Inflation is expected to return to about 5% once the festive season is over. The external environment, which is Sri Lanka’s biggest vulnerability, given its debt dynamics, was pronounced by the Governor to be in “reasonable shape”.
“Trade deficit has come down by $ 2.5 billion in the first eight months of the year, but the services account has been adversely impacted by the tourism receipts, which declined after the Easter Sunday attacks. The targeted revenue was $ 5 billion, but the projection is $ 3.7 billion, which means that the improvement in the trade account has set off about $ 1.3 billion from the services account. There has also been some reduction in shipping revenue due to the slowdown in the Indian economy. However, the current account deficit, which was 3.2% last year, is projected to be 3.6% in 2019,” the Governor said.
Responding to questions, he also cautioned that high salary increases that are expected to come into play from January could present a case for tightening rates. He acknowledged that both the constitutional crisis and the Easter attacks had placed pressure on Government revenues but called for the Government to maintain its commitment to fiscal consolidation.
“There is a medium term framework that has been set out that will enable Sri Lanka to manage its debt dynamics, and that is where the problem is. It can lead to inflation but the monetary policy can be increased to counter it; but the more challenging thing is, you have to keep borrowing.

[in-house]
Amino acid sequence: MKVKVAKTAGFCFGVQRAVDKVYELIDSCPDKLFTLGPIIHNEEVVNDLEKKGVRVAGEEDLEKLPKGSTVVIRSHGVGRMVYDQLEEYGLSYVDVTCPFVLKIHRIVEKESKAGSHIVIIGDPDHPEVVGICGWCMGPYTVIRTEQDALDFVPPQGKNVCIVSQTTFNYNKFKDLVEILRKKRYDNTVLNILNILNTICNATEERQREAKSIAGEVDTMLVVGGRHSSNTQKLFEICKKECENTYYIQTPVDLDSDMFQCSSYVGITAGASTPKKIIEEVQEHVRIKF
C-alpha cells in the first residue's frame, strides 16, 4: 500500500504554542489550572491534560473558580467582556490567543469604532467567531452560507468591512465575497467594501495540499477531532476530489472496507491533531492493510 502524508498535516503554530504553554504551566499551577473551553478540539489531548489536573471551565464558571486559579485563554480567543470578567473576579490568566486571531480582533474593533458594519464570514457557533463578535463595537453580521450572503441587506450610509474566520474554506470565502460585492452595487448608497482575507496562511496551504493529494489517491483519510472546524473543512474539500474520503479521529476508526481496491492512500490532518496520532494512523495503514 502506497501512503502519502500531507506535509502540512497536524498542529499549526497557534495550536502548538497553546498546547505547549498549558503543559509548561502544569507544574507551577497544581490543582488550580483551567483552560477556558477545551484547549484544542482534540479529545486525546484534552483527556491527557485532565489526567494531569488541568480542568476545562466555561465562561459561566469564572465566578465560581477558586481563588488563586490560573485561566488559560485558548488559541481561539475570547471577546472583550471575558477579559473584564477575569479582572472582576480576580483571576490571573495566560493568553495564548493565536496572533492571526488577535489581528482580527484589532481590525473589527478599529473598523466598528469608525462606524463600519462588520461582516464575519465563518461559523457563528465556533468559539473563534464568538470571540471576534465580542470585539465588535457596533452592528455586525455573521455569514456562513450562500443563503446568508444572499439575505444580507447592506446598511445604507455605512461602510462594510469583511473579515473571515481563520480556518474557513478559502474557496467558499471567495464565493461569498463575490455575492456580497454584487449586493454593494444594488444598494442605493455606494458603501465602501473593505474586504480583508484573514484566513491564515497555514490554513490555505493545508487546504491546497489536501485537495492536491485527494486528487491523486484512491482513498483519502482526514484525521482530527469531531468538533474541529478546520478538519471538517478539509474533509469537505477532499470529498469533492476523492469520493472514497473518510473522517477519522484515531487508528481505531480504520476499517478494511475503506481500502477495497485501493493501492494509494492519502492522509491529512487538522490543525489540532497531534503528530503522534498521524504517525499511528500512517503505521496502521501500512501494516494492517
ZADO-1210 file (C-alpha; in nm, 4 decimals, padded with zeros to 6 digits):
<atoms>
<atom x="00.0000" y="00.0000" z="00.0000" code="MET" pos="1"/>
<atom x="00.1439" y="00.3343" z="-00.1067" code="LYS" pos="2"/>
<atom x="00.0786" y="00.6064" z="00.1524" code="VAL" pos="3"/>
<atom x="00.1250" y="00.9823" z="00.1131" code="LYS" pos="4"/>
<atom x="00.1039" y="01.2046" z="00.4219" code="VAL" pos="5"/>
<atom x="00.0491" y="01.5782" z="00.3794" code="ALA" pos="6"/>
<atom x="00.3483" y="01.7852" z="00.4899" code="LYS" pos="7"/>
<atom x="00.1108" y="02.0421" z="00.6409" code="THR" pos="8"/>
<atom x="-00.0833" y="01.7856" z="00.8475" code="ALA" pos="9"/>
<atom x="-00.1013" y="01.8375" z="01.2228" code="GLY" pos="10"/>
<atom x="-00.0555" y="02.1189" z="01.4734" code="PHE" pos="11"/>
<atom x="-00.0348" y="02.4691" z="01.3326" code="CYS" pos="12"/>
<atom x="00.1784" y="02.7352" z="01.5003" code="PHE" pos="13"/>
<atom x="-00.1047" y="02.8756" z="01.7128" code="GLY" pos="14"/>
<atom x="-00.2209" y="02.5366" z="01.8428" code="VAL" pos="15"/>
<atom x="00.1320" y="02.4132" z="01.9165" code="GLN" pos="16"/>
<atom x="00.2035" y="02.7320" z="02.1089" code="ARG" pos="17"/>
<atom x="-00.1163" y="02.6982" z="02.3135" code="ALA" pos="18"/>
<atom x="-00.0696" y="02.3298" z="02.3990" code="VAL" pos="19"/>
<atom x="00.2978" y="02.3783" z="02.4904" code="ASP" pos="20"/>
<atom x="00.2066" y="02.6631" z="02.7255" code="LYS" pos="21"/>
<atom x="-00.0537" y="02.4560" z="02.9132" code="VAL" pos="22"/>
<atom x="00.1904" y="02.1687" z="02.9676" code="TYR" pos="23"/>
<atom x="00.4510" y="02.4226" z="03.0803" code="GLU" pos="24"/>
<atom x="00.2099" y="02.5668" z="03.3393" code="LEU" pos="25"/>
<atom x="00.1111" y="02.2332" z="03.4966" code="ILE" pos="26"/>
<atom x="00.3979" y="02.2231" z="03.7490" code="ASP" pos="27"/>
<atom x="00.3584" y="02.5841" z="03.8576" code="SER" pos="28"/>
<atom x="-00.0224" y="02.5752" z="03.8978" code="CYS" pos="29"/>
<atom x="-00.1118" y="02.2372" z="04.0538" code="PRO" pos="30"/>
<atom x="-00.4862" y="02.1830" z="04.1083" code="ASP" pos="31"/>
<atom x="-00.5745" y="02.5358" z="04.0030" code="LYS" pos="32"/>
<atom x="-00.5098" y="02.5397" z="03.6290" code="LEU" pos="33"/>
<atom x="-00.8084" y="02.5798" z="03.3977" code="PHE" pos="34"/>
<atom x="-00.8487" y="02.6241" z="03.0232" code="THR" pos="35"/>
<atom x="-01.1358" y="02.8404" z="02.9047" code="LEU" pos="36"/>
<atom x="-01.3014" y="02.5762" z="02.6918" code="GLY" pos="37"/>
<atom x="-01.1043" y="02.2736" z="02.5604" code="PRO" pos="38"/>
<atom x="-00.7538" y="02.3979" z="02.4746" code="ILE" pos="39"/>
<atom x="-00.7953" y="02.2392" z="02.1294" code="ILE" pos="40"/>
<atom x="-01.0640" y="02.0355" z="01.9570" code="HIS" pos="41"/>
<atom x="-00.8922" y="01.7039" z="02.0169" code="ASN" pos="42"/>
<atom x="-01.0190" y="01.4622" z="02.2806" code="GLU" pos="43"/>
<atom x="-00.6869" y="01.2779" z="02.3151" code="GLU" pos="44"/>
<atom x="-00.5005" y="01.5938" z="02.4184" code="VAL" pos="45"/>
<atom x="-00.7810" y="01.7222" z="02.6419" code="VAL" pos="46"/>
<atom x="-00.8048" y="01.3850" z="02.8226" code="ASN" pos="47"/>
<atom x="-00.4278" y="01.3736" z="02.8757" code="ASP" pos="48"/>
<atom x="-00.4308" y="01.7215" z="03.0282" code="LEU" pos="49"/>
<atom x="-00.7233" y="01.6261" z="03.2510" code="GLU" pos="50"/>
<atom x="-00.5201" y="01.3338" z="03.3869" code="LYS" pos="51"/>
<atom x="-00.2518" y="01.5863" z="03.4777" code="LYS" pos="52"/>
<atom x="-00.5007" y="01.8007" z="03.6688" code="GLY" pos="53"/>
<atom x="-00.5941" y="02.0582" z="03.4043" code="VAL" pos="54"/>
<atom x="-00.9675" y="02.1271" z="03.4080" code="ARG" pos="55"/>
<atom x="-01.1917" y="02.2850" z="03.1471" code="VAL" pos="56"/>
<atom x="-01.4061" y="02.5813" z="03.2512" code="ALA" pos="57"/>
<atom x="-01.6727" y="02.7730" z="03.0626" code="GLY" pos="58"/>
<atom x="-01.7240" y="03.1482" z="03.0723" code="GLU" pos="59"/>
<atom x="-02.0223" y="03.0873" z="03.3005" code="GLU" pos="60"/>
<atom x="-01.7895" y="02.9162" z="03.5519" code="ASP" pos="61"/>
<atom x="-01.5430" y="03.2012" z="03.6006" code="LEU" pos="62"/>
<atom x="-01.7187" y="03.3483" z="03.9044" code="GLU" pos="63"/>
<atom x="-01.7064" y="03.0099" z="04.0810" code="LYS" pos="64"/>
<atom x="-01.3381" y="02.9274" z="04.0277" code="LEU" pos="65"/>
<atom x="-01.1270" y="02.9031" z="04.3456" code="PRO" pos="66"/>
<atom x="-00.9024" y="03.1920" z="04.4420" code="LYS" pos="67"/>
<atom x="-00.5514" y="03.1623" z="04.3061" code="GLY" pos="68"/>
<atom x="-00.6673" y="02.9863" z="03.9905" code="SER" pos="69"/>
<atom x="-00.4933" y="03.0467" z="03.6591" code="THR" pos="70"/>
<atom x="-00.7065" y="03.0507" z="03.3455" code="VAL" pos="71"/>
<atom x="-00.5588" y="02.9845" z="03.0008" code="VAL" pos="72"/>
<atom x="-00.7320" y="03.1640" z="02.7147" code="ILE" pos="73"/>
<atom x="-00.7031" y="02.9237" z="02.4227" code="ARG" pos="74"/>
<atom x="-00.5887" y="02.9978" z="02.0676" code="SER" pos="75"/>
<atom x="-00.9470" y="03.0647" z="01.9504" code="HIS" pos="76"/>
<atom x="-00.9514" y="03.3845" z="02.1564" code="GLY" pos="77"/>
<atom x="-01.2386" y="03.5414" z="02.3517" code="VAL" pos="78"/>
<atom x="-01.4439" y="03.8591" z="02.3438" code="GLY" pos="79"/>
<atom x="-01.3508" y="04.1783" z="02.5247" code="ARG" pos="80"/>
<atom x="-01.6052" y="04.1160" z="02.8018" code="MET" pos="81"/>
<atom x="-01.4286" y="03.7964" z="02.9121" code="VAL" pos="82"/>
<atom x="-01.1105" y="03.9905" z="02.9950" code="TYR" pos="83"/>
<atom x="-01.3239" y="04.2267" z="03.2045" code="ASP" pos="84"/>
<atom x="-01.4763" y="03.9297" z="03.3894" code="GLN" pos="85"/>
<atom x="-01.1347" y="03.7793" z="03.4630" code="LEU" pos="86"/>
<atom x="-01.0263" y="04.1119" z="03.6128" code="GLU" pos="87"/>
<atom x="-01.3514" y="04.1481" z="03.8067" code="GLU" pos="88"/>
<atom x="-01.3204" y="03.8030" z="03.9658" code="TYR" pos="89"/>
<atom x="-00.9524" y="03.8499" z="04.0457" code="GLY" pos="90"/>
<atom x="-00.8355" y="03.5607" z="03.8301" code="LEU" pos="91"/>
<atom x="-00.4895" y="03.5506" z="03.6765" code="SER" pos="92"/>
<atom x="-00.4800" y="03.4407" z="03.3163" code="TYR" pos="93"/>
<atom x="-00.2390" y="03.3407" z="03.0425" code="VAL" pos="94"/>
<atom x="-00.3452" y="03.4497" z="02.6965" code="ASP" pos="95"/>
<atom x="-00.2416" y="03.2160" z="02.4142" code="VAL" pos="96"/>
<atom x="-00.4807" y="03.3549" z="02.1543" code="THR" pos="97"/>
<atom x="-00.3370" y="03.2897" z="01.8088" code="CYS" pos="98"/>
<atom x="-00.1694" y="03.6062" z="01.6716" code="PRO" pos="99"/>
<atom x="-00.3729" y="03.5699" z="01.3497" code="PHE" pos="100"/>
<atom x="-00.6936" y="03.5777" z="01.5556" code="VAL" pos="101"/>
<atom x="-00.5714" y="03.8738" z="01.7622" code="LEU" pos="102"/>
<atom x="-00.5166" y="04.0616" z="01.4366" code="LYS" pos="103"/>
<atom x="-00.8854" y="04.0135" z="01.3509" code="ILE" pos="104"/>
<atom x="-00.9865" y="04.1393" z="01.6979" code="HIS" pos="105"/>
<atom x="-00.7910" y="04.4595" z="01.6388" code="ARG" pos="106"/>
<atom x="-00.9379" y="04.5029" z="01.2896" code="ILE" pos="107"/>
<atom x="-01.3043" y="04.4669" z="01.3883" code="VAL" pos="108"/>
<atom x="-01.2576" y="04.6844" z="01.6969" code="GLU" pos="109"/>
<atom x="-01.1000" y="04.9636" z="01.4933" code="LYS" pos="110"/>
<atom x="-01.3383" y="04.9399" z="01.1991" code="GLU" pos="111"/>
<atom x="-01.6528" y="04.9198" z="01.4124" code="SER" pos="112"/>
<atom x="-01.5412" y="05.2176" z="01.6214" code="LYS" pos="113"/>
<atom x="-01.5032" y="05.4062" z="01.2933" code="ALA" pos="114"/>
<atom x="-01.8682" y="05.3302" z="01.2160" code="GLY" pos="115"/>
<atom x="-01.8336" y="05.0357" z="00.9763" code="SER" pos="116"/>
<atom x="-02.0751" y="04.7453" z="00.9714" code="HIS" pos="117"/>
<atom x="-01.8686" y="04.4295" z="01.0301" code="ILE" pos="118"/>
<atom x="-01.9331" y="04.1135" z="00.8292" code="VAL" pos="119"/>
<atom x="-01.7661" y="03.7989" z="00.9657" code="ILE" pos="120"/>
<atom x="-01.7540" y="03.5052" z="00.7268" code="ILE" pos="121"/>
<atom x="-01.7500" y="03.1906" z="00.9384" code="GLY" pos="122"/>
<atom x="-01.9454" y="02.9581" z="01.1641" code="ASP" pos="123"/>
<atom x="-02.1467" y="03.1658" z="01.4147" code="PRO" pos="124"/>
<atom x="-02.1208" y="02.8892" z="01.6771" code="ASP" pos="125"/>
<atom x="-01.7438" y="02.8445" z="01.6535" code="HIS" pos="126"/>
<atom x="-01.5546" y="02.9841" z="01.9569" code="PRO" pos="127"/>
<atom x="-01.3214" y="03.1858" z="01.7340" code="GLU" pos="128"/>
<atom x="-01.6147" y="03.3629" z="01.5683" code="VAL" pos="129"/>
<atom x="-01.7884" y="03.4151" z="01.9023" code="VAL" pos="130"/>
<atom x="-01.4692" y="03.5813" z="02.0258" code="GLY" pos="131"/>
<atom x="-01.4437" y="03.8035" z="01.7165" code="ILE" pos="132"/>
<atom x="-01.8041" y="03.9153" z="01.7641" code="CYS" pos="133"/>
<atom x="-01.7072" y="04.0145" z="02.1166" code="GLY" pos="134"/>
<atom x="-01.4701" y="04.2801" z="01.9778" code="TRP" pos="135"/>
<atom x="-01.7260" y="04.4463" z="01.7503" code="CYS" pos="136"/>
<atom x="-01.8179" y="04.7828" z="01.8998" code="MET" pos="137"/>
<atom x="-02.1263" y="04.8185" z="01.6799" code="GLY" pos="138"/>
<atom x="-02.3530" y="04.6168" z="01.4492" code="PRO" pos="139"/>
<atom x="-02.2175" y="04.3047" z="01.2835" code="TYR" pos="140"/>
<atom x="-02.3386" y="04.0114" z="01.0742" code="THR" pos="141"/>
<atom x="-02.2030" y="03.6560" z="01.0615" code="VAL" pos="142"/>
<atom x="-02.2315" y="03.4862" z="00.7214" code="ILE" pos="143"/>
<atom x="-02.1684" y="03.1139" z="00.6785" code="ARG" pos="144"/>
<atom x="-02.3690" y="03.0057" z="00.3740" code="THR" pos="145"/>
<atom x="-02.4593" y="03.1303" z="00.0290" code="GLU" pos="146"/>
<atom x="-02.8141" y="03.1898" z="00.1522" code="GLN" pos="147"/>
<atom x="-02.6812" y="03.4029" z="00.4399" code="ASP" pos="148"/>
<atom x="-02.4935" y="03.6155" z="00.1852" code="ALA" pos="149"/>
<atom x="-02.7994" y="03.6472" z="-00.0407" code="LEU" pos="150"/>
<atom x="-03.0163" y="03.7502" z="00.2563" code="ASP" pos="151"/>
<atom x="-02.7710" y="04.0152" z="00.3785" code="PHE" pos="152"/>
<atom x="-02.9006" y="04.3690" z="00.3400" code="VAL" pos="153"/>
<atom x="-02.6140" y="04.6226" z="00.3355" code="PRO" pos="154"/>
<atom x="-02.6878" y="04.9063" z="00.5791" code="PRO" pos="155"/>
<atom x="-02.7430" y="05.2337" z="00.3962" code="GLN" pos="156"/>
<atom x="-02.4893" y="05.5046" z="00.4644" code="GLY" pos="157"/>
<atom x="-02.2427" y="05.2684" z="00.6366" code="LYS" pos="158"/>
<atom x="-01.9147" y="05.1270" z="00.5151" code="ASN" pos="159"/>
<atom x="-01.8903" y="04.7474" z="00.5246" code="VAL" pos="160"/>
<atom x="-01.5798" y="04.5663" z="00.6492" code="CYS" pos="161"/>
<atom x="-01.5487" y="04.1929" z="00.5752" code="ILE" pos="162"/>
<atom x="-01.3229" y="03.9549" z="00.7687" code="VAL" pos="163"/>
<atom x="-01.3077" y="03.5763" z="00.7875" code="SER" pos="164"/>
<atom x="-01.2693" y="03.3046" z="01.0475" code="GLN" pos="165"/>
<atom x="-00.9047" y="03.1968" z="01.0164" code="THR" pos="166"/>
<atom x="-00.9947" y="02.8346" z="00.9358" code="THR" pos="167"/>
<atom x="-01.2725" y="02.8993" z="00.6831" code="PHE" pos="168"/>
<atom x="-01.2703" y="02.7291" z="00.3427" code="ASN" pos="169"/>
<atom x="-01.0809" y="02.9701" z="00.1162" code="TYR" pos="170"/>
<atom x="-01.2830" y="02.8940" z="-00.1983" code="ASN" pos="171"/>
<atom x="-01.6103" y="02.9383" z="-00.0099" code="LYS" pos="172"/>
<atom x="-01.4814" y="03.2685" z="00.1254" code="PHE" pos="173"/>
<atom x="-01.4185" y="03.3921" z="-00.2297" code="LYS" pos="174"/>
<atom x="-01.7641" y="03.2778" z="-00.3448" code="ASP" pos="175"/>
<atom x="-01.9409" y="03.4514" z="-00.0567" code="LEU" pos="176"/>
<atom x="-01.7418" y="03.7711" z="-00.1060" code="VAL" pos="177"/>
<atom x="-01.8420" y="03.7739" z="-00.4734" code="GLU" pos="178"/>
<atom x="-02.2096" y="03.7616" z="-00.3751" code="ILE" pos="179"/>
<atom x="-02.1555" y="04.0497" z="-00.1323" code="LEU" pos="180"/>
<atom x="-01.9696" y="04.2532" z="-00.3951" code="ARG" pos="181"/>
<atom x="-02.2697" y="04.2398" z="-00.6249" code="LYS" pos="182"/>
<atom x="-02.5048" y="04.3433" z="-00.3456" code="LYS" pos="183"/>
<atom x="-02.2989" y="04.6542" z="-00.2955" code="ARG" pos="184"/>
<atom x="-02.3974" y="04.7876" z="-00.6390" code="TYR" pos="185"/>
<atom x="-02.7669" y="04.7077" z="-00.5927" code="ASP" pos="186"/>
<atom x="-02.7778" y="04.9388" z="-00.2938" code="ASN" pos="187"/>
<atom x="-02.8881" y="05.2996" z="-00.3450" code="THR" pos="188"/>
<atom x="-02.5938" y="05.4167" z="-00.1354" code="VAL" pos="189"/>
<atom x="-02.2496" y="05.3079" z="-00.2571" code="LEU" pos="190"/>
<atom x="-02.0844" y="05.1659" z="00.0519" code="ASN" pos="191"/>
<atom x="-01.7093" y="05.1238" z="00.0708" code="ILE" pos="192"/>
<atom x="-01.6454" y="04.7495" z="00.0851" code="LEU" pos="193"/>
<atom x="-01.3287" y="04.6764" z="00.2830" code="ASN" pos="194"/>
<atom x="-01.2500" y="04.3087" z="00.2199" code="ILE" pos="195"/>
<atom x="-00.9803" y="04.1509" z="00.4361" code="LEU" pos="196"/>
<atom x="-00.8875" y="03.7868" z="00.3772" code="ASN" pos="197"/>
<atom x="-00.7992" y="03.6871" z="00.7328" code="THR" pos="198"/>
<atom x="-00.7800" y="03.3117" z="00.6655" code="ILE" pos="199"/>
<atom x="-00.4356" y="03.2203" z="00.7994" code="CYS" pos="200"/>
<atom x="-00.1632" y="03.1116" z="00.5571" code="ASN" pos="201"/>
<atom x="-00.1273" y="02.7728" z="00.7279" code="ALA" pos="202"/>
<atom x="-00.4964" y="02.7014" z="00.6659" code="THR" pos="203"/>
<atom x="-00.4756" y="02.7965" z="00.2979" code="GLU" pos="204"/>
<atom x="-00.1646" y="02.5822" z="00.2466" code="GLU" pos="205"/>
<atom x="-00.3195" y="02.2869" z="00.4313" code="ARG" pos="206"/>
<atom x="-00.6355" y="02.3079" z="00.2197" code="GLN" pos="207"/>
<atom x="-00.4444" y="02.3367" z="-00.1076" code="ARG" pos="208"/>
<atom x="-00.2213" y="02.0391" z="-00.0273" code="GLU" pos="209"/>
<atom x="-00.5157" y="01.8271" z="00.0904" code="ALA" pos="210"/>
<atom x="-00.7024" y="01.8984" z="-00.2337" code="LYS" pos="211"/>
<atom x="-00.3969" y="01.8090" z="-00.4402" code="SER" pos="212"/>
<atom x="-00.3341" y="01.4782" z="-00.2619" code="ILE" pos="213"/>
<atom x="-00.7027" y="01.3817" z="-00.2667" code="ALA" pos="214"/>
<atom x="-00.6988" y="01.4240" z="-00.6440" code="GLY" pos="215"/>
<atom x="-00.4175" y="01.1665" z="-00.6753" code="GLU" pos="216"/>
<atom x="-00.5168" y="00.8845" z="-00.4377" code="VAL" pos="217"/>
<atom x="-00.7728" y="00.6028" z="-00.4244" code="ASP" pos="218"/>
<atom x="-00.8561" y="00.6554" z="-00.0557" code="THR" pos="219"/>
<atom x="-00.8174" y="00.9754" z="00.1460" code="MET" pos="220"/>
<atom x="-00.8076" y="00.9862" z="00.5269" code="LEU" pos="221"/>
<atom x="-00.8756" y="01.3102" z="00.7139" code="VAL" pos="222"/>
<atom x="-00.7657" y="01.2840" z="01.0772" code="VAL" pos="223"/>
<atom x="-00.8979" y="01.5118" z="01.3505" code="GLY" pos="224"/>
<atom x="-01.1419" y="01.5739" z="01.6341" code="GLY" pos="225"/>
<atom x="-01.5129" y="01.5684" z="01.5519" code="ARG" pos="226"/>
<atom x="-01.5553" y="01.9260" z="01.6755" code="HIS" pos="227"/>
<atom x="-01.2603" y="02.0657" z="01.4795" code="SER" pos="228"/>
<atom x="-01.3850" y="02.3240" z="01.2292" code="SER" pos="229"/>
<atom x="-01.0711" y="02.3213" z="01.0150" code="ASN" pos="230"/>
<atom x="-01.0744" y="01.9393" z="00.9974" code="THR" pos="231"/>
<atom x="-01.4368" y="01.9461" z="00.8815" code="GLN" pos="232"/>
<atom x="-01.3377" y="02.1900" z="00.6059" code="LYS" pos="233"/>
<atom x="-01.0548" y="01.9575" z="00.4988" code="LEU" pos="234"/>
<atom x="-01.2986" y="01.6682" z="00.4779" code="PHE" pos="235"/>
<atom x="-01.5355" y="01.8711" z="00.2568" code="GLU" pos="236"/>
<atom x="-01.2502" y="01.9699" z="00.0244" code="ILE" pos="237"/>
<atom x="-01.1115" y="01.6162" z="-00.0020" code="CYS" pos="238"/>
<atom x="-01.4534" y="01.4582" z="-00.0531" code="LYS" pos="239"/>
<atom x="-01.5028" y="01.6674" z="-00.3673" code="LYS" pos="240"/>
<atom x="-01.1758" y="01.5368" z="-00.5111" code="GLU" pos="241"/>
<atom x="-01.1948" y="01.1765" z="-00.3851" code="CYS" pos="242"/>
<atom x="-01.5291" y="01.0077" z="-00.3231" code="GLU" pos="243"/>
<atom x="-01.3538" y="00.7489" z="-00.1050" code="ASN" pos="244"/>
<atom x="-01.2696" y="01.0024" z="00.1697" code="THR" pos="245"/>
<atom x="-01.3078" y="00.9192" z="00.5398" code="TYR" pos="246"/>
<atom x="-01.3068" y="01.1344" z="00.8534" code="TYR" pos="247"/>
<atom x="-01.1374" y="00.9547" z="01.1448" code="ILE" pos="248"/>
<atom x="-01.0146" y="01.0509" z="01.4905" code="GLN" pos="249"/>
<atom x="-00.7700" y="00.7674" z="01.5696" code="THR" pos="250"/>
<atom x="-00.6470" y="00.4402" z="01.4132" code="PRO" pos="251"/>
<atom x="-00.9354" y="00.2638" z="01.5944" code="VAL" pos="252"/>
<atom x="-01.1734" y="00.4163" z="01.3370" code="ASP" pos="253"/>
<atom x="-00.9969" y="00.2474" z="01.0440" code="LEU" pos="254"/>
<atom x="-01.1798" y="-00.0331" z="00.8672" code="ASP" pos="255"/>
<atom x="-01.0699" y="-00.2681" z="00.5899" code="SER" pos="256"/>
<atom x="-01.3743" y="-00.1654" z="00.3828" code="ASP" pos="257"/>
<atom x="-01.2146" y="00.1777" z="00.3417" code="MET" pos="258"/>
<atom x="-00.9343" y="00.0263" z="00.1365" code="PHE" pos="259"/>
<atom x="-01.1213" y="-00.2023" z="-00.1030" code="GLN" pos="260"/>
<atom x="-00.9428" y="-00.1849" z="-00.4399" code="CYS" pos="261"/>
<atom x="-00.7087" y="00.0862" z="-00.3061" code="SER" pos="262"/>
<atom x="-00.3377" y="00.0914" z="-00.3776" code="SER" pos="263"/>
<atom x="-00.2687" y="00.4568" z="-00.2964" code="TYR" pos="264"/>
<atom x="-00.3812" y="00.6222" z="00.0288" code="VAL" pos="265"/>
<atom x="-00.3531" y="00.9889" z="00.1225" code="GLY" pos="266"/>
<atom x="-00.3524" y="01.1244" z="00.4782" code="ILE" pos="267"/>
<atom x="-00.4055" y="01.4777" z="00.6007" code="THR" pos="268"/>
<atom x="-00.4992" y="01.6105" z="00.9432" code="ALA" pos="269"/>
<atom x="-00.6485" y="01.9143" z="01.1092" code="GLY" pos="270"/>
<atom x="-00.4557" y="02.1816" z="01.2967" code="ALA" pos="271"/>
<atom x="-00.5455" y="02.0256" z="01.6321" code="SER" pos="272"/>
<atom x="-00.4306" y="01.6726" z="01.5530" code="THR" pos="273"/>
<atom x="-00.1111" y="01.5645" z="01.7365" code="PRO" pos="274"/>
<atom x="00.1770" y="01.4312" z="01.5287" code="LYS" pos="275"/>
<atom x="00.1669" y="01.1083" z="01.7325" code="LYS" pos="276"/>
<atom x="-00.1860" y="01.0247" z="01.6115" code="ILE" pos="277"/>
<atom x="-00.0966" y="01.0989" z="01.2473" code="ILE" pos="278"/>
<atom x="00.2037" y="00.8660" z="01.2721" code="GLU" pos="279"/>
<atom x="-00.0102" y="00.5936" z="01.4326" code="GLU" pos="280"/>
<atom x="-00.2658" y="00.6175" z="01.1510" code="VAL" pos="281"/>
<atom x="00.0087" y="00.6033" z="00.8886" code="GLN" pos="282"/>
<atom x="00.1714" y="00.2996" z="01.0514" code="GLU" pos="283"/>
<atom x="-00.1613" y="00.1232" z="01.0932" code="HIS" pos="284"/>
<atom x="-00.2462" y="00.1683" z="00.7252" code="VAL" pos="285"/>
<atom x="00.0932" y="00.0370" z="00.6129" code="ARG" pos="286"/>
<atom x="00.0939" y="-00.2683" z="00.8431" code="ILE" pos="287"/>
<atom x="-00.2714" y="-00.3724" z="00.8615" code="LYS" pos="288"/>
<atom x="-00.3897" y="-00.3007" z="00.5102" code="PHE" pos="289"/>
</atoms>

“If you borrow too much domestically, interest rates go sky high. If you borrow internationally, your external debt burden becomes onerous. Our debt dynamics are very precarious. So, we have to stay within a certain framework. If salaries are increased, then to stay within the framework, one would have to reduce other expenditures or increase revenue. That is the challenge for the Government.”
The Central Bank has also widened open market operations to include some liquid bonds. Dr. Coomaraswamy recalled that in the past, the Central Bank focused only on Treasury bills but it has currently decided “some liquid Treasury bonds were also being made use of”.
“We have taken measures to reduce bank lending rates and we have to see what will happen at the end of all that. The final reason, and this is one that possibly argues for tightening rates, is the (public sector) wage increases in the pipeline. We need to see how that will play out”.
The Governor reiterated the argument that stronger economic growth through lower interest rates will create the space for banks to reduce their non-performing loan ratios, which currently average about 4.8%.
“Since the time the deposit rate caps were introduced in April, we have seen the average weighted new deposit rate has come down by 284 basis points. In that same period, the average weighted lending rate has come down by 87 basis points.
“It was acknowledged that banks cannot pass on the lower interest rates immediately as the earlier stock takes time to mature, especially since a lot of deposits are for a one-year duration. This is why the Central Bank said the reduction in the deposit rates that were generated by the deposit cap be passed onto the customers. In an ideal world after the Elections, when confidence and sentiment improves, there will be a lending rate structure that can boost growth.”